Provided we are not too far off with this piece of experimental software archeology, we may observe that this is an entirely different game where the spaceships are apparently of a different scale. It's much more like maneuvering heavy battleships than the agile space corvettes of later versions, being all about foresight, anticipation and planning. What may become understandable in this simulation is the need for a background to provide some positional markers (esp. for assessing trajectories), and also the want for hyperspace to escape collisions that seem to be else unavoidable by the sole means of conventional maneuvers.

Please mind that this is not an original game, but new code prepared by me, Norbert Landsteiner, in 2016.

Bonus Feature #2: Spacewar! 2015 (nl, 21 Mar 2015)

This is my own tour de force on Spacewar!: Like the version seen at the CHM, it is based on Spacewar! 4.1/4.2 (dfw, 20/22 Feb 1963). It highlights some of the features that I was able to unearth while engaging in a thorough investigation of the source code of Spacewar! and its various versions (compare the series of writings under the title "Inside Spacewar!"):

A comeback of the "Minskytron hyperspace signature" of Spacewar! 2B, but this time in connection with the standard hyperspace routine as introduced with Spacewar! 3.1.

A visual score display, much like the one of the scorer patch for Spacewar! 4.8, but including some visual effects of an earlier on-screen score display to be found in Spacewar! 4.2 and 4.3 by D.D. "Monty" Preonas (ddp, 11 May 1963 and 17 May 1963).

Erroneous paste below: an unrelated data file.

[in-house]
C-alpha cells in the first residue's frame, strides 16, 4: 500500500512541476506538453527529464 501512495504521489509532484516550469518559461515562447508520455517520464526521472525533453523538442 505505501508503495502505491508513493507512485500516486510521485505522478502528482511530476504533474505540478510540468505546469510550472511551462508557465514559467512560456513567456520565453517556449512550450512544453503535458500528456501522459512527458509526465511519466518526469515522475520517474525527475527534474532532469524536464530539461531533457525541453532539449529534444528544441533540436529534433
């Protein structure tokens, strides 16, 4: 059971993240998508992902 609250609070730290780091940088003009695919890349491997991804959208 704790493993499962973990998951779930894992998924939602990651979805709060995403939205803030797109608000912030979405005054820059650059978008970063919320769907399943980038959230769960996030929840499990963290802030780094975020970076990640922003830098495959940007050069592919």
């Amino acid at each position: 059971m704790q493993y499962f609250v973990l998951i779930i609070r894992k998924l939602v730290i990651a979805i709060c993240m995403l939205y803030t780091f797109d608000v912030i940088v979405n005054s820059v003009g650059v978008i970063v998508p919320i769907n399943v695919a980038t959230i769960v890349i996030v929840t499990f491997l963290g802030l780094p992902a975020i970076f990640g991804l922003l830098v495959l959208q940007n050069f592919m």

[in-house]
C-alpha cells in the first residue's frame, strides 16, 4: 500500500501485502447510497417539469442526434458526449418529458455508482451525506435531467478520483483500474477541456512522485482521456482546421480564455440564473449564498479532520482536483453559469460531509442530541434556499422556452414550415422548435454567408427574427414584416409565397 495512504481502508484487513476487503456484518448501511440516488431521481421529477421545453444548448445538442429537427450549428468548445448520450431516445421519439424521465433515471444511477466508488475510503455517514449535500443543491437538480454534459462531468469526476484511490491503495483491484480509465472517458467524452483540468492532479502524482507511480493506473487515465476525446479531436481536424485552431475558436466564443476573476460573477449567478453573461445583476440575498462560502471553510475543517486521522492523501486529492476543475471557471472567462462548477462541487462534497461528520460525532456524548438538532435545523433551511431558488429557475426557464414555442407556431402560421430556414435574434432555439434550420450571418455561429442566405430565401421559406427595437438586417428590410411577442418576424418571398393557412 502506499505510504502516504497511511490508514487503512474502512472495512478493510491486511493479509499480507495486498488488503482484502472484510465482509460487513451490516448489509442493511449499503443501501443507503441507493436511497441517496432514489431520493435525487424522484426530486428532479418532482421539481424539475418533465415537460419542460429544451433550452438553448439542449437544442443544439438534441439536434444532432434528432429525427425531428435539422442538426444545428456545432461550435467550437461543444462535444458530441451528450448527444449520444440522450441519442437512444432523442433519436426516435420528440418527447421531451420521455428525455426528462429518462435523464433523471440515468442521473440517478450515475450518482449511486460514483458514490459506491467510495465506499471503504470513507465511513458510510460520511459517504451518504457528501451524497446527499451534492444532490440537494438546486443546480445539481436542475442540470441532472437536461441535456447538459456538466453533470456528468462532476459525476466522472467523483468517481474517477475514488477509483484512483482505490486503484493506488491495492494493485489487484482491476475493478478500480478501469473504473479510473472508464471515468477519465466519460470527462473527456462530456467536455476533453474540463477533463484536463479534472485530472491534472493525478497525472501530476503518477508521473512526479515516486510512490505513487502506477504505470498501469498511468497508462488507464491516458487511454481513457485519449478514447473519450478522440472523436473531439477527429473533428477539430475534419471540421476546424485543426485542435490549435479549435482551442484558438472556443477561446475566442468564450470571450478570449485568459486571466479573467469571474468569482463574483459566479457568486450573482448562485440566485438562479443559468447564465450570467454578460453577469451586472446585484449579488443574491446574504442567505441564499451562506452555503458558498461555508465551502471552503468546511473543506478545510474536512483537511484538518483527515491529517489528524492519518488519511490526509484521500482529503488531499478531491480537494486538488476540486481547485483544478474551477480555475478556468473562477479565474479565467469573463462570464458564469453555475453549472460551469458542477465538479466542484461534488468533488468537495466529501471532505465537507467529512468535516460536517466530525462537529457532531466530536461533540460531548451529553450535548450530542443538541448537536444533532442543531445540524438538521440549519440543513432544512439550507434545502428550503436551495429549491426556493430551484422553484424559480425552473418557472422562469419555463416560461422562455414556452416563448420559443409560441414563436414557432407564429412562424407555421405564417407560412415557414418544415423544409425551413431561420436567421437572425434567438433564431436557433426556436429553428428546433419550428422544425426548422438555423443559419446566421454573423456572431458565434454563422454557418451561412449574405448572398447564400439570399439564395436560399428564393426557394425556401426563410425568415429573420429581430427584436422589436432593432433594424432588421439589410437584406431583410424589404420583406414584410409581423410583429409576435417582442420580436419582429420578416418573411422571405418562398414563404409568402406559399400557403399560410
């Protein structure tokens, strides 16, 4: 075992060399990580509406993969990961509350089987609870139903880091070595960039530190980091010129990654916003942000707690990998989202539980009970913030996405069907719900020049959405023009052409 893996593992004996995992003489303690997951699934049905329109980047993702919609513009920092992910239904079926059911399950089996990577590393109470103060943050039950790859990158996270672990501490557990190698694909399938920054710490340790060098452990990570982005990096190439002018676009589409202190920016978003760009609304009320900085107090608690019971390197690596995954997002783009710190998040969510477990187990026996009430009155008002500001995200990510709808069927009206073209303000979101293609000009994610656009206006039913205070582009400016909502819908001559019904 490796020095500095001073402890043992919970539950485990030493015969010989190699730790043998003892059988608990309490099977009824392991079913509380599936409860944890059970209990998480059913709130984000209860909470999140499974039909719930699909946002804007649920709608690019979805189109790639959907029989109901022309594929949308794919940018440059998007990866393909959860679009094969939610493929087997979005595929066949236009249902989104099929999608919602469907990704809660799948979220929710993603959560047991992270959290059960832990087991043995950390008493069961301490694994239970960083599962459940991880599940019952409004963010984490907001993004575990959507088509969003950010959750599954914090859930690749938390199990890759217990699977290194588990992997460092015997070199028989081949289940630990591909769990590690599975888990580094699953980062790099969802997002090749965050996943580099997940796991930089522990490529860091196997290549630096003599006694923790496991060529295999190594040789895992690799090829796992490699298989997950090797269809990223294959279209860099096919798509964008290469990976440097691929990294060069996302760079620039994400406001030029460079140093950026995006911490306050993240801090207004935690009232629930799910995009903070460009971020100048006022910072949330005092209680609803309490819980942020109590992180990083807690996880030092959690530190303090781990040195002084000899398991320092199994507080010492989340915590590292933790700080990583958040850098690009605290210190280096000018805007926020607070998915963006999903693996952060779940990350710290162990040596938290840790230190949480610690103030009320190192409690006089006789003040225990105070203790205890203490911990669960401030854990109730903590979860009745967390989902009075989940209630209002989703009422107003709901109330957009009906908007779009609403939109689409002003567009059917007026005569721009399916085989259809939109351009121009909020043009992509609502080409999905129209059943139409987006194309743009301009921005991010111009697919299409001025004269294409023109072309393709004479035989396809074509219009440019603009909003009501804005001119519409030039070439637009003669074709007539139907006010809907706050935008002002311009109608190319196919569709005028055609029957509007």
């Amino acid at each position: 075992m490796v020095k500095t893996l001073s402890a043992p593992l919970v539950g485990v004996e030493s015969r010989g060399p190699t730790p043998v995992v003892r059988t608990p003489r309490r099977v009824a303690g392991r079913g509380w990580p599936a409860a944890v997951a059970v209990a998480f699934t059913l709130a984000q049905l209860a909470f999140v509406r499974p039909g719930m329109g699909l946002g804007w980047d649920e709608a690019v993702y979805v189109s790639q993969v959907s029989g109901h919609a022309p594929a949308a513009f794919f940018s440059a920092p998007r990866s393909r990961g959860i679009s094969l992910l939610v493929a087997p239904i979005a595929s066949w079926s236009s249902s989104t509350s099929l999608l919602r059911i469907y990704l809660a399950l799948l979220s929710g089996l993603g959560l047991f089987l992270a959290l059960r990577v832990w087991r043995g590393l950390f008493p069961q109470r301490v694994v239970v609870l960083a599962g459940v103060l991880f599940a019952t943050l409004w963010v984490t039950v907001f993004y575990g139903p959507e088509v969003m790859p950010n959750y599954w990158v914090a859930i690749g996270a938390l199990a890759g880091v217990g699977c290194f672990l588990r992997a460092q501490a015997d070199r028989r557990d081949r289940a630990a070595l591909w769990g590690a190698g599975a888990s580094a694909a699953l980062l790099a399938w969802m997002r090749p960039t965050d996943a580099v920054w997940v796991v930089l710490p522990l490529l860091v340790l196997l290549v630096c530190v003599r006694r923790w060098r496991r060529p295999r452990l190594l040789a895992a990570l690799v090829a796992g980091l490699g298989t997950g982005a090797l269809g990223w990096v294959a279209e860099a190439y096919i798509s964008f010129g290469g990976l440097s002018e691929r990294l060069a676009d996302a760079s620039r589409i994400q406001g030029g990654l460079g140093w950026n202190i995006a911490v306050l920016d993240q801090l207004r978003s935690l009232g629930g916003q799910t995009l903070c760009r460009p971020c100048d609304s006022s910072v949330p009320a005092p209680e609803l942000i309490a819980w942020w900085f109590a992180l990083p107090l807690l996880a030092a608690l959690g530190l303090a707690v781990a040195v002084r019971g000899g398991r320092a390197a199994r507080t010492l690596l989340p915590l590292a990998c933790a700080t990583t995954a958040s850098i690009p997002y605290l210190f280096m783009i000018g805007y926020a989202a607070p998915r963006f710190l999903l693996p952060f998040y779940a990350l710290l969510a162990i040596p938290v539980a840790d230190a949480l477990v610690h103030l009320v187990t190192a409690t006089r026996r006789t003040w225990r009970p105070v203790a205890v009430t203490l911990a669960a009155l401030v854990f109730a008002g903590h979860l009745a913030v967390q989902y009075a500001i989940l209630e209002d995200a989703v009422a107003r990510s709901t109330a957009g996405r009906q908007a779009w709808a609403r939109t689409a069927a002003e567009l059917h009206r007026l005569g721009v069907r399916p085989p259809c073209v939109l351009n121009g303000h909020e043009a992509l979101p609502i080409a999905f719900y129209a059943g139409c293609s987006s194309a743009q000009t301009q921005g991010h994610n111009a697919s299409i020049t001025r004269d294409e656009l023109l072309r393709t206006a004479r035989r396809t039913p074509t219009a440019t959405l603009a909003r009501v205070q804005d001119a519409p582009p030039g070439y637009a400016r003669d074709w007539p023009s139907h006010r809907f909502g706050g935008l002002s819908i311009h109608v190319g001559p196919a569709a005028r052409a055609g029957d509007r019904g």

A special mode to be activated by sense switch 2, featuring a polar view with the Needle fixed to the center. This is based on the rather enigmatic "Twin Star Mode" (my naming) found in Spacewar! 4.3, but here including some minor fixes to show this feature as originally intended.

Please mind that this is not an original game, but new code prepared by me, Norbert Landsteiner, in 2015.


All programs running in the emulated hardware were written in the "Macro" assembler for the PDP-1. The programs are loaded from digitized paper tape images into the virtual machine by the means of an emulated paper tape reader (in the case of Spacewar! 2B from multiple tapes, including patches) and then executed in the emulation environment.

The code was retrieved from public archives as available at (also mirrored at, for Spacewar! 2B as images of the binary tapes "spaceWar_SA-5.bin", "hyperspace85.bin" (Hyperspace VIci, JMG, 2 May 1962), and "spacewAutoRestartPatch.bin" (here included in extended form based on its disassembly). Spacewar! 3.1 is loaded from a digital image of a binary paper tape "spacewar3.1_24-sep-62.bin". Spacewar! 4.8 was newly assembled in February 2014 from original sources to include the scorer patch (which is available in source code only). The sources used were "spacewar4.8part1_engl.txt", "spacewar4.8part2_engl.txt", and "spacewar4.8_scorer.txt".
The source code used to assemble the experimental reconstruction of Spacewar! 1 is available here.
Finally, Spacewar! 2015 is a new program and was genuinly assembled into a binary paper tape image in March 2015.
Links to the various files are to be found at the main page,

— Have fun! —